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Arch. O! you are the person, then, of whom he spoke so handsomely. I engage you in my service, and consider you a valuable acquisition. From the specimens he showed me of your powers, you must be pretty well acquainted with the Greek and Latin authors. It is very evident your education has not been neglected. I am satisfied with your handwriting, and still more with your understanding. I thank my nephew, Don Fernando, for having given me such an able young man, whom I consider a rich acquisition. You transcribe so well, you must certainly understand grammar. Tell me, ingeniiously, my friend, did you find nothing that shocked you in writing over the homily I sent you on trial — some neglect, perhaps, in style, or some improper term?

Gil B. O, sir, I am not learned enough to make critical observations; and if I was, I am persuaded the works of your Grace would escape my censure.

Arch. Young man, you are disposed to flatter; but tell me, which parts of it did you think most strikingly beautiful.

Gil B. If, where all was excellent, any parts were particularly so, I should say they were the personification of hope, and the description of a good man's death.

Arch. I see you have a delicate knowledge of the truly beautiful. This is what I call having taste and sentiment. Gil Blas, henceforth give thyself no uneasiness about thy fortune – I will take care of that. I love thee, and as a proof of my affection I will make thee my confidant — yes, my child, thou shalt be the repository of my most secret thoughts. Listen with attention to what I am going to say. My chief pleasure consists in preaching, and the Lord gives a blessing to my homilies, but I confess my weakness. The honor of being thought a perfect orator has charmed my imagination; my performances are thought equally nervous and delicate; but I would of all things avoid the fault of good authors, who write too long. Wherefore, my dear Gil Blas, one thing that I exact of thy zeal is, whenever thou shalt perceive my pen smack of old age, and my genius flag, don't fail to advertise me of it, for I don't trust to my own judgment, which may be seduced by self-love. That observation must proceed from a disinterested understanding; and I make choice of thine, which I know is good, and am resolved to stand by thy decision.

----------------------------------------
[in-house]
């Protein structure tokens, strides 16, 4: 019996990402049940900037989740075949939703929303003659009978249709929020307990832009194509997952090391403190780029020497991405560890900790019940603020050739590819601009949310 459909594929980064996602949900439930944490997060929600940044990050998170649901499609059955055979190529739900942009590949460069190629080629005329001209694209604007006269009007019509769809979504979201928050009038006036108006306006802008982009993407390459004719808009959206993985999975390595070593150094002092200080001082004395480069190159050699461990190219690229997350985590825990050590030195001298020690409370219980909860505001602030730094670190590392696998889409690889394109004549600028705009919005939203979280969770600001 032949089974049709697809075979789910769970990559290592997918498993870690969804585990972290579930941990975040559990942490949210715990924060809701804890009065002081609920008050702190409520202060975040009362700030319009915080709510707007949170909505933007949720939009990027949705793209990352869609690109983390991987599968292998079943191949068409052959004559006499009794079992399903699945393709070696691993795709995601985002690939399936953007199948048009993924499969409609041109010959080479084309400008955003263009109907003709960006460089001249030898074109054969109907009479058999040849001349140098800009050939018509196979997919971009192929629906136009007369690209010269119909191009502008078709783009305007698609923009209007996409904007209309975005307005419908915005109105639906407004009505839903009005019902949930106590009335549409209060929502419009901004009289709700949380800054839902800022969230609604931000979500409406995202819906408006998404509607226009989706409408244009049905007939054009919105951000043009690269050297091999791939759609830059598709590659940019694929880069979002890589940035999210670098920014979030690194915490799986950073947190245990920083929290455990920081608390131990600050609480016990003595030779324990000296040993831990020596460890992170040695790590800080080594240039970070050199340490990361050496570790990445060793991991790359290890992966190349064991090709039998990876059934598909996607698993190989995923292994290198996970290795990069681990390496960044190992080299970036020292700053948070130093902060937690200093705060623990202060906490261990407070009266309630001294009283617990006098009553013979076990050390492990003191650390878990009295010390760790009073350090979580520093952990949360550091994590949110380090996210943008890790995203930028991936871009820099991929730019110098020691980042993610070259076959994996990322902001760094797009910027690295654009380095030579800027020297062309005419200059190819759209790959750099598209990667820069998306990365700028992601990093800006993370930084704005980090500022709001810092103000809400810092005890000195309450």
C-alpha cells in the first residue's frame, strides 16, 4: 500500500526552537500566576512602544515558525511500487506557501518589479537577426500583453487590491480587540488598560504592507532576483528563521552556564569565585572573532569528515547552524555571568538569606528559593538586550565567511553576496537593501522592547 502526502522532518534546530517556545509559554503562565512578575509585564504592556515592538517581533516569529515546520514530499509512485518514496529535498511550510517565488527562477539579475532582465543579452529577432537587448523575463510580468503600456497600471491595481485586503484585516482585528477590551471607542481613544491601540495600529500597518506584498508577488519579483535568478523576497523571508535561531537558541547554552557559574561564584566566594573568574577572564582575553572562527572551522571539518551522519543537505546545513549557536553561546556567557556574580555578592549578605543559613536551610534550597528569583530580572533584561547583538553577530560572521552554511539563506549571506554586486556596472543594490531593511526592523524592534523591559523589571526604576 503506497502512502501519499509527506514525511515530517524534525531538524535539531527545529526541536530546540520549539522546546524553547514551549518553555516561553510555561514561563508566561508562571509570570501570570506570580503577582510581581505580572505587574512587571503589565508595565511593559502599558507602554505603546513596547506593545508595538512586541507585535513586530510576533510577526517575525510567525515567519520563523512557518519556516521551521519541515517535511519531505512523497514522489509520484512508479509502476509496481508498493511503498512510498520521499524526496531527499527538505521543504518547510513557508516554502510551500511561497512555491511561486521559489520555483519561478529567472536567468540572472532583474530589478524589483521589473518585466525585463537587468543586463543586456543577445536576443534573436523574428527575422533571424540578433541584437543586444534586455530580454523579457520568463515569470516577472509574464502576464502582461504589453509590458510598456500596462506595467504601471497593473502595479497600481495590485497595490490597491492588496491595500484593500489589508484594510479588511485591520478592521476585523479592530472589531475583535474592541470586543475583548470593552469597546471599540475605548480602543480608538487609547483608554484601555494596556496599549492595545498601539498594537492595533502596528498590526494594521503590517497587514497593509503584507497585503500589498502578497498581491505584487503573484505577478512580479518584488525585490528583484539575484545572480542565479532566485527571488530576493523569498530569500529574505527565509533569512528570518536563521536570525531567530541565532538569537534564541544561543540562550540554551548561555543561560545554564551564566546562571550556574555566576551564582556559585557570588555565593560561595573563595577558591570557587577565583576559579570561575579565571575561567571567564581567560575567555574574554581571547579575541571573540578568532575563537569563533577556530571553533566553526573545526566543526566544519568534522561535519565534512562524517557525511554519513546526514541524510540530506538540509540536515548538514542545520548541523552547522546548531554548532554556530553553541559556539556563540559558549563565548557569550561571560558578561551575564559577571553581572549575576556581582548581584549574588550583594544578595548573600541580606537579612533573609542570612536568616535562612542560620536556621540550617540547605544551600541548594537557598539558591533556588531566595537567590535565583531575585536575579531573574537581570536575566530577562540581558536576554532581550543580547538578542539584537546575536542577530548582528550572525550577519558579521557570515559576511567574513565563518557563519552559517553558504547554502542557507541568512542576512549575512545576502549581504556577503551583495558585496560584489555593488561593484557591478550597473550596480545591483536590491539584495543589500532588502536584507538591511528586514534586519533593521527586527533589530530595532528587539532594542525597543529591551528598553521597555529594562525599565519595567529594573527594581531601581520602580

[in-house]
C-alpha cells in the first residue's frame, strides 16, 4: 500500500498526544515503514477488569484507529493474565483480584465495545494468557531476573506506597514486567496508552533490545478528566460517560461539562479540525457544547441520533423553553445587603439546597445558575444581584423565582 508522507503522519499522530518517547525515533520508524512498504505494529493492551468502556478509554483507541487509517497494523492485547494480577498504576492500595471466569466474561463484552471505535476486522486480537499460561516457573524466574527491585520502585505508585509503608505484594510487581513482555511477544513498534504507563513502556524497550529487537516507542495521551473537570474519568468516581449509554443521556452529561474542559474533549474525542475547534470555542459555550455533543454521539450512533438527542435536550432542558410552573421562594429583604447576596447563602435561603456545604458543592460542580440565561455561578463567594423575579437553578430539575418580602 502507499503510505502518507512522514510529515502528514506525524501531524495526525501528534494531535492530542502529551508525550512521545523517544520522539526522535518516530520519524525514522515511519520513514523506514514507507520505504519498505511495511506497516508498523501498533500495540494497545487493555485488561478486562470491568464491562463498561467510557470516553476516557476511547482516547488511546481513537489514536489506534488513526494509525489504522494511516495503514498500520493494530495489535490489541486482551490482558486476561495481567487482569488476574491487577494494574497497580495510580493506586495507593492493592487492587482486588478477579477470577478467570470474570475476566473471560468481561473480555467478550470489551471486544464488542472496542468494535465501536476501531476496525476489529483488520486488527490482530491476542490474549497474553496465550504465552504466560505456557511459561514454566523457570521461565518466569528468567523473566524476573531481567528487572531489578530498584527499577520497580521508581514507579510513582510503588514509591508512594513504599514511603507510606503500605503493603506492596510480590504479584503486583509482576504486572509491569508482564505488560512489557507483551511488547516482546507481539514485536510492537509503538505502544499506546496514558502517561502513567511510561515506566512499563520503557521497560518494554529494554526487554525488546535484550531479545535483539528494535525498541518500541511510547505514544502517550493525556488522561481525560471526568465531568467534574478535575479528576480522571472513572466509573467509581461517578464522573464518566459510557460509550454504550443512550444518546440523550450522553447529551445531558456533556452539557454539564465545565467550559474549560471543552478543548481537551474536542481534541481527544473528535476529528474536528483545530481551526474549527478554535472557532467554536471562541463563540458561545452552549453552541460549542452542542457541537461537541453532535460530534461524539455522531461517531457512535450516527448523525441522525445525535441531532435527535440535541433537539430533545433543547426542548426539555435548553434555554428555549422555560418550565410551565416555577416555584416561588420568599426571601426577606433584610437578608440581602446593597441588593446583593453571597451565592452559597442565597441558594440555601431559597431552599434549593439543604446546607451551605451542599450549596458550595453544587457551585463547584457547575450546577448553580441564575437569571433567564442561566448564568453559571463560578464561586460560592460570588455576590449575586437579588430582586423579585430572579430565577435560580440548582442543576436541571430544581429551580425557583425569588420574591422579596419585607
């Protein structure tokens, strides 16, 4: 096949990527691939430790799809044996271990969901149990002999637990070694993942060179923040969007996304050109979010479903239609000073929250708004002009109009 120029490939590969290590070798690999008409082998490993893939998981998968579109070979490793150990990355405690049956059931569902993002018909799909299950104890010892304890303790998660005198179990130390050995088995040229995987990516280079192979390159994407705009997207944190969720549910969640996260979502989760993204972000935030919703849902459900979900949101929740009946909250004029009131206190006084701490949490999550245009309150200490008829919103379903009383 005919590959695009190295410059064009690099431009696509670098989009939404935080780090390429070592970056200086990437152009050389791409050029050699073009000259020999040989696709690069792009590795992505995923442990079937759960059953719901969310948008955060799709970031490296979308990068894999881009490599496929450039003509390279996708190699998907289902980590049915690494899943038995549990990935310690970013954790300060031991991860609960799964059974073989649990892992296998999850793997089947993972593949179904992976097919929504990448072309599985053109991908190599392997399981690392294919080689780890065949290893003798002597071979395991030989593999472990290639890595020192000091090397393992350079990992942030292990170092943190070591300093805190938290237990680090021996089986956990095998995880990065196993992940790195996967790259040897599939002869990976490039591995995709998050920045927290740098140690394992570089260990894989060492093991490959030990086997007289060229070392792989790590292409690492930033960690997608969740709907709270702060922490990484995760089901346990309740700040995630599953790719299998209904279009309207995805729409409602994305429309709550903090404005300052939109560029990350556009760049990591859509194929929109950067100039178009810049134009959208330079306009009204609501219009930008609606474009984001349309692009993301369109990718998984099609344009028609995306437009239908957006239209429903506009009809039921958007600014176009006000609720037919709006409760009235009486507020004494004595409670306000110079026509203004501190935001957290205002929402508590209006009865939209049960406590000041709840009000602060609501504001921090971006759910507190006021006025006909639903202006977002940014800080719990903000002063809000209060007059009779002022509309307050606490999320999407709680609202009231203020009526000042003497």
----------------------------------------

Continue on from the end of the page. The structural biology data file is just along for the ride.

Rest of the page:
Gil B. Thank Heaven, sir, that time is far off. Besides, a genius like that of your Grace will preserve its vigor much better than any other; or, to speak more justly, will be always the same. I look upon you as

I another Cardinal Ximenes, whose superior genius, instead of being weakened, seemed to acquire new strength by age.

Arch. No flattery, friend: I know I am liable to sink all at once. People at my age begin to feel infirmities, and the infirmities of the body often affect the understanding. I repeat it to thee again, Gil Blas: as soon as thou shalt judge mine in the least impaired, be sure to give me notice. And be not afraid of speaking freely and sincerely, for I shall receive thy advice as a mark of thy affection.

Gil B. Your Grace may always depend upon my fidelity.

Arch. I know thy sincerity, Gil Blas; and now tell me plainly, hast thou not heard the people make some remarks upon my late homilies?

? Gil B. Your homilies have always been admired, but it seems to me that the last did not appear to have had so powerful an effect upon the audience as former ones.

Arch. How, sir, has it met with any Aristarchus?

Gil B. No, sir, by no means; such works as yours are not to be criticised; every body is charmed with

them. Nevertheless, since you have laid your injunctions upon me to be free and sincere, I will take the liberty to tell you that

your last discourse, in my judgment, has not altogether the energy of your other performances. Did you not think. so, sir, yourself ?